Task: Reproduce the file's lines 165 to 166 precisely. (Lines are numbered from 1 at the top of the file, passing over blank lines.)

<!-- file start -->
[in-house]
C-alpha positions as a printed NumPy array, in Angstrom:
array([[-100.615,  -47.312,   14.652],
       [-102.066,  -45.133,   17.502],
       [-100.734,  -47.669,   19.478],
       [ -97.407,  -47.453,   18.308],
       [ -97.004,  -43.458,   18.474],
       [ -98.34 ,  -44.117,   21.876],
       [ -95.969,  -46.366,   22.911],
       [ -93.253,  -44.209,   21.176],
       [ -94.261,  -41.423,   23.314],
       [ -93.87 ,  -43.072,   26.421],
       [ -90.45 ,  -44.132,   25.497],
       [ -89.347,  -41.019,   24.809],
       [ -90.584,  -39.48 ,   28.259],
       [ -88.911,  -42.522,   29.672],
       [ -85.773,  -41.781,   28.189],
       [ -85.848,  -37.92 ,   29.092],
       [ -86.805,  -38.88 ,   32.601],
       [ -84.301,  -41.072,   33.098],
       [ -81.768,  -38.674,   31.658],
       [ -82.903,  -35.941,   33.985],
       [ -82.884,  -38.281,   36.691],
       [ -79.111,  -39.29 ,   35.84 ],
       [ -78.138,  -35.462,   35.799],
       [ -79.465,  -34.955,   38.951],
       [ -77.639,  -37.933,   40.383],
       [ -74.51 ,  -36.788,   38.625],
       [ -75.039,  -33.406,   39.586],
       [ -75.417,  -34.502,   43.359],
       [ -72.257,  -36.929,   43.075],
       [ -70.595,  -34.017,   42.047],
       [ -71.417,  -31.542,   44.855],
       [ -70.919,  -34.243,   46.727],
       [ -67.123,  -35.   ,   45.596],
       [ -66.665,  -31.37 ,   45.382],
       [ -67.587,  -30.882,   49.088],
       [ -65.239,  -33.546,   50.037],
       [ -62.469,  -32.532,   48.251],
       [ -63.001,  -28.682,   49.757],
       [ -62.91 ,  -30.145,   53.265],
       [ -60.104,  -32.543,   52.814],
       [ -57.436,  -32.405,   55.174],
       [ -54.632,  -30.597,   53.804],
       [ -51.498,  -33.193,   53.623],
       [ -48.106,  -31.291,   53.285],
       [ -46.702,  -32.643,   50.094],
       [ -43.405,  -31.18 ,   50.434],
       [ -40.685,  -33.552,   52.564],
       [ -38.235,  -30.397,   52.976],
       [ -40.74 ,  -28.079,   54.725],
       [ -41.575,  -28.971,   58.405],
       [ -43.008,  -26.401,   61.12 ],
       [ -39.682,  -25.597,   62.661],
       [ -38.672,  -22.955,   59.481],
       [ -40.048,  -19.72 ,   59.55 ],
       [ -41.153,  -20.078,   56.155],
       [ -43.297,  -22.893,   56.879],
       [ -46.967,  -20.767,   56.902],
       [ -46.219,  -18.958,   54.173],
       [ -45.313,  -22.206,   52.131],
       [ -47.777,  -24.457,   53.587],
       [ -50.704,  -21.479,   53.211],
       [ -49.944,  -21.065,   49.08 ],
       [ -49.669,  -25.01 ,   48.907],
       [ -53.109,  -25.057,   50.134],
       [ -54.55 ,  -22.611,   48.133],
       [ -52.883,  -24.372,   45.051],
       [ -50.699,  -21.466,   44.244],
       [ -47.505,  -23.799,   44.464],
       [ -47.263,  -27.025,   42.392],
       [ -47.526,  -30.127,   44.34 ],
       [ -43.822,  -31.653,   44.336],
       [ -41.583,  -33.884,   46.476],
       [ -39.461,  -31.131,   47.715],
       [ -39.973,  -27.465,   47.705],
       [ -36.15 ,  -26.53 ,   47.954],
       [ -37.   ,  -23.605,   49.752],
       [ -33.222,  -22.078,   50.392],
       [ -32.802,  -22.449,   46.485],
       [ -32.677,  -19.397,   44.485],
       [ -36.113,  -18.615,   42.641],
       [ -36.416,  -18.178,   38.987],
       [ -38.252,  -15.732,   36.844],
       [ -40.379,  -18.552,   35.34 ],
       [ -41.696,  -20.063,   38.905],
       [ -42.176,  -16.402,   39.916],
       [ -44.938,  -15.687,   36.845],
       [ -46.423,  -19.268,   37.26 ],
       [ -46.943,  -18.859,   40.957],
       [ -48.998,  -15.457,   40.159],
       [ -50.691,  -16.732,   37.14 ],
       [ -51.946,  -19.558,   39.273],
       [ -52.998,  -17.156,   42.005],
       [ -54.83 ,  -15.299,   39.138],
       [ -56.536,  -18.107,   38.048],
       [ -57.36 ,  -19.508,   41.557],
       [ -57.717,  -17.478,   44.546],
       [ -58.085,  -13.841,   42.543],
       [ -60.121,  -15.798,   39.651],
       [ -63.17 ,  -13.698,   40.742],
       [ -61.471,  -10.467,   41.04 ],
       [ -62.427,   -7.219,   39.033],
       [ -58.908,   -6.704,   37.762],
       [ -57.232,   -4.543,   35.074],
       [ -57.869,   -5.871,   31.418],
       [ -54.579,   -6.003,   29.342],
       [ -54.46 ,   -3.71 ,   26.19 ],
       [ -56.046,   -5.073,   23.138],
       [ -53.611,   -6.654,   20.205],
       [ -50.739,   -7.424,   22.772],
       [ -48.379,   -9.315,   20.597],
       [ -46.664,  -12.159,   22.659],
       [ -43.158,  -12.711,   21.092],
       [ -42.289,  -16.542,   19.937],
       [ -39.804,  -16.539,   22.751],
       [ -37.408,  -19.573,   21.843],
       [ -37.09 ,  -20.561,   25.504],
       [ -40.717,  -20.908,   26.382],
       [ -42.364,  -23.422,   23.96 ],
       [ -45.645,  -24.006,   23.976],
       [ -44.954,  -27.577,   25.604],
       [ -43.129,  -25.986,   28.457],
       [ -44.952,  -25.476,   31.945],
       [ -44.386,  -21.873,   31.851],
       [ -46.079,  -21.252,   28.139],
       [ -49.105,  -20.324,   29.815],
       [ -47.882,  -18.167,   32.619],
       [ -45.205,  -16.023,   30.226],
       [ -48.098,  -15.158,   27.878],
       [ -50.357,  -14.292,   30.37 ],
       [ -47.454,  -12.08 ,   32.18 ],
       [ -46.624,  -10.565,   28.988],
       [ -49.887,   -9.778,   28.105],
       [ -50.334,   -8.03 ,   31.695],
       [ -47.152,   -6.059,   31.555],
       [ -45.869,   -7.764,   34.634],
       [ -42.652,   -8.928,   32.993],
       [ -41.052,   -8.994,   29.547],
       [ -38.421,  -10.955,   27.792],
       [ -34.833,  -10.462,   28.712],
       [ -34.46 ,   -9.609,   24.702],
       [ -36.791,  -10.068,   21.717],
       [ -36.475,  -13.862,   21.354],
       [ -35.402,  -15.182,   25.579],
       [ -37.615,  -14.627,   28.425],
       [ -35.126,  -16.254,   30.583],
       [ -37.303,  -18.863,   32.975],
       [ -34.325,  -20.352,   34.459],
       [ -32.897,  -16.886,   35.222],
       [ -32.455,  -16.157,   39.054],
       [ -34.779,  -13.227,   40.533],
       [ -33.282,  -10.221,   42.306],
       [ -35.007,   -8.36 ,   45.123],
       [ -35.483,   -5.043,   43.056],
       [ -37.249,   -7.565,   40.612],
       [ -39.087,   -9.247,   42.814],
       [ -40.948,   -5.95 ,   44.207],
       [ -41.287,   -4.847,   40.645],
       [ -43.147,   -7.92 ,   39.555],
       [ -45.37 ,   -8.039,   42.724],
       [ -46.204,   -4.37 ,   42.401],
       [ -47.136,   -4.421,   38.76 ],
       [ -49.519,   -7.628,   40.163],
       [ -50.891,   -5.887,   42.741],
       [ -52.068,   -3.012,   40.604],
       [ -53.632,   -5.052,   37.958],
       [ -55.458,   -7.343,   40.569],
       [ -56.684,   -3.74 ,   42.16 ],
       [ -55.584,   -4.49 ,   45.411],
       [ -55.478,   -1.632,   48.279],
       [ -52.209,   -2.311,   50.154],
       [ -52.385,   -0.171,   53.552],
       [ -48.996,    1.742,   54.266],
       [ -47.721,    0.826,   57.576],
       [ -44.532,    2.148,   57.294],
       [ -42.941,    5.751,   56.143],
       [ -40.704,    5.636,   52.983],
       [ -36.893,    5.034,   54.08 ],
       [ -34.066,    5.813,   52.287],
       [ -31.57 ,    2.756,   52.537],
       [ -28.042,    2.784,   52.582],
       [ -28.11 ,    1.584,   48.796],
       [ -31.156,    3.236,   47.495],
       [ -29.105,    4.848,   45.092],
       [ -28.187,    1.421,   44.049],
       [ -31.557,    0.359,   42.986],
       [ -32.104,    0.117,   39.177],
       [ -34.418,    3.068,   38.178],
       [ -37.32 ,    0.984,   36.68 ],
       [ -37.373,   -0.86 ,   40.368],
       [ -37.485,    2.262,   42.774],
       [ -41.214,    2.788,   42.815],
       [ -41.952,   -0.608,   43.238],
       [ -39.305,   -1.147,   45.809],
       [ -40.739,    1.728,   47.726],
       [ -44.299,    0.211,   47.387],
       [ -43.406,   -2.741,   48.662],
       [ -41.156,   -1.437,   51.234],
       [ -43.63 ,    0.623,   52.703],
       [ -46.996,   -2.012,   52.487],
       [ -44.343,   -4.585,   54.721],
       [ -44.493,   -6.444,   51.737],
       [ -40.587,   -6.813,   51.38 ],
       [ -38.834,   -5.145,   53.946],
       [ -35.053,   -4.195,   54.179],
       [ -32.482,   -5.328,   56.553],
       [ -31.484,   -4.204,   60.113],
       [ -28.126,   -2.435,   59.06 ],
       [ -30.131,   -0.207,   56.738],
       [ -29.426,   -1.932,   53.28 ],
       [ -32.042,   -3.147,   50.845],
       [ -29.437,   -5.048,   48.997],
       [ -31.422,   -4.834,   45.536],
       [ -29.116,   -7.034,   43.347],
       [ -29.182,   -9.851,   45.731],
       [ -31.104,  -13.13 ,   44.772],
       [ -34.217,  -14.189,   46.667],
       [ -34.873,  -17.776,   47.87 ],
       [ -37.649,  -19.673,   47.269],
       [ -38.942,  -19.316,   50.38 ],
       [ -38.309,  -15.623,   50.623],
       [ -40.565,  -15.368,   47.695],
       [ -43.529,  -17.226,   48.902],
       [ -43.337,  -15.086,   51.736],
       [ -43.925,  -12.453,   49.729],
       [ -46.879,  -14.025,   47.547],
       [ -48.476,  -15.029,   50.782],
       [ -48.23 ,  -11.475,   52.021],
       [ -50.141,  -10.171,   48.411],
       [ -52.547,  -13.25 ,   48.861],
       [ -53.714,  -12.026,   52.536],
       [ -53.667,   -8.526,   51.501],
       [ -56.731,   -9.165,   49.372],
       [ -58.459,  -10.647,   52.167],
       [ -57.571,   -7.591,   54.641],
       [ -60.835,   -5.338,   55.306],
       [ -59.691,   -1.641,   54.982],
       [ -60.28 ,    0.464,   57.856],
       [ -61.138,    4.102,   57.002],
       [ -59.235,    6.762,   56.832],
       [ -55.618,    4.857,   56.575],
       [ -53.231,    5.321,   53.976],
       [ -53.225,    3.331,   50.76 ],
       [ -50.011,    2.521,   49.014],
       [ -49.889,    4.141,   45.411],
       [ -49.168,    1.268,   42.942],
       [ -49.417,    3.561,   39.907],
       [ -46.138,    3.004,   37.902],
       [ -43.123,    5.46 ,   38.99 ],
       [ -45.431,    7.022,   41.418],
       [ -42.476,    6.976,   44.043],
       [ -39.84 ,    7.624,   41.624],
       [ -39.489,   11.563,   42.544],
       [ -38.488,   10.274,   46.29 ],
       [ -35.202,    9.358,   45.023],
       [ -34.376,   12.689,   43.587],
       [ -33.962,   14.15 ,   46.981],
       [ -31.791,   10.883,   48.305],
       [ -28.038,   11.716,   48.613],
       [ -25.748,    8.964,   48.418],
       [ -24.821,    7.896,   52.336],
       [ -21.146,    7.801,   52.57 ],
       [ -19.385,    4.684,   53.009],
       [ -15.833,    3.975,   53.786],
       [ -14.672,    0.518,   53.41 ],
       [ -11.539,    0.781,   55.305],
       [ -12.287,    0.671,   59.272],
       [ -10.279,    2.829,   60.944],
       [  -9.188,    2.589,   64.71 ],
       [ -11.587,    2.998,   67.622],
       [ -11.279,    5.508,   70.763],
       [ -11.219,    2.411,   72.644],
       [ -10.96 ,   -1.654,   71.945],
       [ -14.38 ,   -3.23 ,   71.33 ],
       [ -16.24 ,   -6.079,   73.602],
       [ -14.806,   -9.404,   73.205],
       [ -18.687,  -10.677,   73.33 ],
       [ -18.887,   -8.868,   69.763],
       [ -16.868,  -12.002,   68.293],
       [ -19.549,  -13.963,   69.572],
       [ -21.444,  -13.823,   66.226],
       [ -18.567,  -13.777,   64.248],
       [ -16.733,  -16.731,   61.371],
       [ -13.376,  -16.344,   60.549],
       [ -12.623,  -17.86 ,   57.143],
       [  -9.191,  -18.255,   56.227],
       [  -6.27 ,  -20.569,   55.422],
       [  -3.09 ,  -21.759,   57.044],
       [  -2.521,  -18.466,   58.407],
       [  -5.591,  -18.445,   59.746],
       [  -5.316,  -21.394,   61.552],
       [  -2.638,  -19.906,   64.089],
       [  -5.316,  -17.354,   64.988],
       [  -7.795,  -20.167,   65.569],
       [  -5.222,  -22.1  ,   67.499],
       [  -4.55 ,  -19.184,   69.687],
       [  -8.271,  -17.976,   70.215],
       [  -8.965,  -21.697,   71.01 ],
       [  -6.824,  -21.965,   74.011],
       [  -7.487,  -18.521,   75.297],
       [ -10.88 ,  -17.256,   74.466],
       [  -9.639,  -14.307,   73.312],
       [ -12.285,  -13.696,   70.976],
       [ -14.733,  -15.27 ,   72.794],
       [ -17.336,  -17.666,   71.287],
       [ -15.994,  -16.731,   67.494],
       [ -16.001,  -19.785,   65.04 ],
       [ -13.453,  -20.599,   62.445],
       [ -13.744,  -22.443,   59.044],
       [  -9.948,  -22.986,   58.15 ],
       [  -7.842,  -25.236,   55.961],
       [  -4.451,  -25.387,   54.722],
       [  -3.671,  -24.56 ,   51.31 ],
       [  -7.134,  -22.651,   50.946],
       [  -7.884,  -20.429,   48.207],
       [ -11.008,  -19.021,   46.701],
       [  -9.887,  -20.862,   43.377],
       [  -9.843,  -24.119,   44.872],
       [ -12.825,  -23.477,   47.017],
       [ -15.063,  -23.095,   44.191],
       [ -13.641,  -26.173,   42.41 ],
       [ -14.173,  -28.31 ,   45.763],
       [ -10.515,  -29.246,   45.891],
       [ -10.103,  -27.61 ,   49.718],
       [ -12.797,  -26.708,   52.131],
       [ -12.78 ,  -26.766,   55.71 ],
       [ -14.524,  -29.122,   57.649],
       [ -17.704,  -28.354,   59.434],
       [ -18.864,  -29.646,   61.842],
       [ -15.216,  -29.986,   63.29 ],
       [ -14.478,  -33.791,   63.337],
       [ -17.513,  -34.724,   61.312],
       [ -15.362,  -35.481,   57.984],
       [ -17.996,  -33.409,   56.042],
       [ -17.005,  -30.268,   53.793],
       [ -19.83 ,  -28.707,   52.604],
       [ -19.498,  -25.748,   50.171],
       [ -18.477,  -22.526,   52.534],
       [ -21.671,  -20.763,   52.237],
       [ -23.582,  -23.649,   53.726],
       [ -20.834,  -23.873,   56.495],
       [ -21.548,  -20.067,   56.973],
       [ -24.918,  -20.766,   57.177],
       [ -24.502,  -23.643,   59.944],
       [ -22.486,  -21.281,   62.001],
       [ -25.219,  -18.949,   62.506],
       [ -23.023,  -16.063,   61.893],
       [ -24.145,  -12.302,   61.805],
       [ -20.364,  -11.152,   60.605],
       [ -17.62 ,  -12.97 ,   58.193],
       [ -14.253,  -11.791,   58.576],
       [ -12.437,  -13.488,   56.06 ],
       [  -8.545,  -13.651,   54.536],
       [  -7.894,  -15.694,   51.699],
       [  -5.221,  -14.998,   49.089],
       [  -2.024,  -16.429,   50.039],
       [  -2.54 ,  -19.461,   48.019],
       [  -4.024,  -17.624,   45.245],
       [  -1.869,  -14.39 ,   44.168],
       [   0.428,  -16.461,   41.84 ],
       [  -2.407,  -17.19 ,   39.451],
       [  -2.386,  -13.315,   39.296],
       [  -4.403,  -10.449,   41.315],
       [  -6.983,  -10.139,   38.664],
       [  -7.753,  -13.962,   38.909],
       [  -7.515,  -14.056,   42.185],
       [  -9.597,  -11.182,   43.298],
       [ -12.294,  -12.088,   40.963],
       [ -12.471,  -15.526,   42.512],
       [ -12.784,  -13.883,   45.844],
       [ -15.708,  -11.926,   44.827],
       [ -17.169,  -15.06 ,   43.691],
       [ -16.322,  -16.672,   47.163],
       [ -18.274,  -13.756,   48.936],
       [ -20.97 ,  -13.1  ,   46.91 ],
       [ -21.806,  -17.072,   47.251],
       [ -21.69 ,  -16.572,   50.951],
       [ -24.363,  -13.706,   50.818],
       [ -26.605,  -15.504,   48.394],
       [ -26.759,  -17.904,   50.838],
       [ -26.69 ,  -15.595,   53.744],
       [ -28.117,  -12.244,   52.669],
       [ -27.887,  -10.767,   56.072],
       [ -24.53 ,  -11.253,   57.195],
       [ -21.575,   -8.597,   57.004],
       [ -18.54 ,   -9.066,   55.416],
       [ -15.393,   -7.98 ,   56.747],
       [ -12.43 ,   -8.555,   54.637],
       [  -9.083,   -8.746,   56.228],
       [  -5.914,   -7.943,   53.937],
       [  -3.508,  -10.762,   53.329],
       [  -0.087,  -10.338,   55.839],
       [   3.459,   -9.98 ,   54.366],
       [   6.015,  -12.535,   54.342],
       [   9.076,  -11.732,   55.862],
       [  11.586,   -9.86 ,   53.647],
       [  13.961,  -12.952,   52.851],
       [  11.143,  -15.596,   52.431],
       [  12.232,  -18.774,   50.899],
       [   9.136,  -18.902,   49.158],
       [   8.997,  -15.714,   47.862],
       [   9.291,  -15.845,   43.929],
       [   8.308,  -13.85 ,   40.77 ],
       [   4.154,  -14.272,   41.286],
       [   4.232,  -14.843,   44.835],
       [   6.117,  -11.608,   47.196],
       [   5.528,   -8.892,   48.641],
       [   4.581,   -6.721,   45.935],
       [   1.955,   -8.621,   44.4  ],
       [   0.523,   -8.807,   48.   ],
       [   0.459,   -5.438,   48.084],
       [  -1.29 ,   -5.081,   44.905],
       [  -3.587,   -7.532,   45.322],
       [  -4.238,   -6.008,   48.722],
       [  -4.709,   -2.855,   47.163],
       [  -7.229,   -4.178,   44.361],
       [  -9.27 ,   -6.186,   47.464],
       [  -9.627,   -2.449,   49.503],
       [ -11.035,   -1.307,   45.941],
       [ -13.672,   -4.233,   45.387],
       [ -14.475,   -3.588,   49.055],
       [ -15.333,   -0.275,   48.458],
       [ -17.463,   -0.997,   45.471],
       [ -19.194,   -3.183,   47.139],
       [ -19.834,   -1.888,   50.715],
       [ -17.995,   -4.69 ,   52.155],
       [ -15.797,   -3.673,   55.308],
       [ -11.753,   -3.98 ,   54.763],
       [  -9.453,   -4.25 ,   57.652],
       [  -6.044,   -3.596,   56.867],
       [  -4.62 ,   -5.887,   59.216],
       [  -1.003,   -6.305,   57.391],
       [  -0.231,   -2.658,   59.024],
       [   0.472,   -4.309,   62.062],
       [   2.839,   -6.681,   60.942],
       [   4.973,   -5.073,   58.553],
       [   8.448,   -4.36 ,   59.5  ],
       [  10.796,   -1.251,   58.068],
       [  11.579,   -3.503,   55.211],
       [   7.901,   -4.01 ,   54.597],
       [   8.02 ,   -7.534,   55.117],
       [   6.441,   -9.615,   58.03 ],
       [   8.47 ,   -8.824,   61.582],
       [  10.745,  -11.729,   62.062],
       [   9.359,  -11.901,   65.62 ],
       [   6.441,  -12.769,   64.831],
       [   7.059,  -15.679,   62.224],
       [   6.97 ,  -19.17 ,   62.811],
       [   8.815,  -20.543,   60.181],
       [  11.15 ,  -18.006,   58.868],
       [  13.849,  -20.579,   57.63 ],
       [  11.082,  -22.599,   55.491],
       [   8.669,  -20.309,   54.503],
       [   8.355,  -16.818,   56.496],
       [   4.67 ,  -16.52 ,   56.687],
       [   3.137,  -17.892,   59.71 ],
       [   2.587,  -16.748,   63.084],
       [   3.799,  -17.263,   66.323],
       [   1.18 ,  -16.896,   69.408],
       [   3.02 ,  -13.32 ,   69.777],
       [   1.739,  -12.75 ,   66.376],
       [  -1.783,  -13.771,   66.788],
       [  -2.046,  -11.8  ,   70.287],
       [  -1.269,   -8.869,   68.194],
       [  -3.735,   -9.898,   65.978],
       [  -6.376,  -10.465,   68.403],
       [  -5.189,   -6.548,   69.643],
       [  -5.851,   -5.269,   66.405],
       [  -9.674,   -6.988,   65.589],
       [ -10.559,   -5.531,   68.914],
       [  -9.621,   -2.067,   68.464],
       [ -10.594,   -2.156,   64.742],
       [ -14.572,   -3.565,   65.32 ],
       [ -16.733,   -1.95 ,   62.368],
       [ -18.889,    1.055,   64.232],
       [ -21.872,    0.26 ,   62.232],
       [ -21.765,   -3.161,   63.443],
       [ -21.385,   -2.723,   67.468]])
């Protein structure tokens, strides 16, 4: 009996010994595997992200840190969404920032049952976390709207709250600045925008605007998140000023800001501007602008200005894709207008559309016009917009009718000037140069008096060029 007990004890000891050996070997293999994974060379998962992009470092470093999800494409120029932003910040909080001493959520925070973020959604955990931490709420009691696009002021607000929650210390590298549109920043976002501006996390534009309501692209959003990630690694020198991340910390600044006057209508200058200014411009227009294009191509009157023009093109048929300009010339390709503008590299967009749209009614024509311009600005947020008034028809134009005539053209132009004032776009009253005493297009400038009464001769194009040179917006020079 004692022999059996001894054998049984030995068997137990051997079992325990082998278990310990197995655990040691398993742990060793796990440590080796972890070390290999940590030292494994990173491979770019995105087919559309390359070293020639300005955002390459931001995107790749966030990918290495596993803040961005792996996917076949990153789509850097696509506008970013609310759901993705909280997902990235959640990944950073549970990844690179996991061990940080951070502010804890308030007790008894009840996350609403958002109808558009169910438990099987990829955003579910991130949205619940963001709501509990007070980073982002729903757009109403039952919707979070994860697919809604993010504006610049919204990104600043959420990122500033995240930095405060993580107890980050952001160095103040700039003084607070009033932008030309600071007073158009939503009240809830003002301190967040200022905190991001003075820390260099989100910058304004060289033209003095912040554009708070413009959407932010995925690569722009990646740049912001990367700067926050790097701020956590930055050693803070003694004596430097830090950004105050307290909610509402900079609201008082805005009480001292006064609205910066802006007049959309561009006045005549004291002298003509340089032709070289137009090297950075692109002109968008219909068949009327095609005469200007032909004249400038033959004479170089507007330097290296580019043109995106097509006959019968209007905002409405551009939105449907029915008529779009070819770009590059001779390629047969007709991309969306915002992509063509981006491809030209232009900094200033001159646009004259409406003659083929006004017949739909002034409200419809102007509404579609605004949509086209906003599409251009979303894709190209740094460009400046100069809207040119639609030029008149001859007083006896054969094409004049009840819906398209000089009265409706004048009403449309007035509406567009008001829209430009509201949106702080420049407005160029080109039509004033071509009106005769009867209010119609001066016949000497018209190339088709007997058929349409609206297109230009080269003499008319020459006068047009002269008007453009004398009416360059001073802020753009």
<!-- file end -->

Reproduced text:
       [ -50.891,   -5.887,   42.741],
       [ -52.068,   -3.012,   40.604],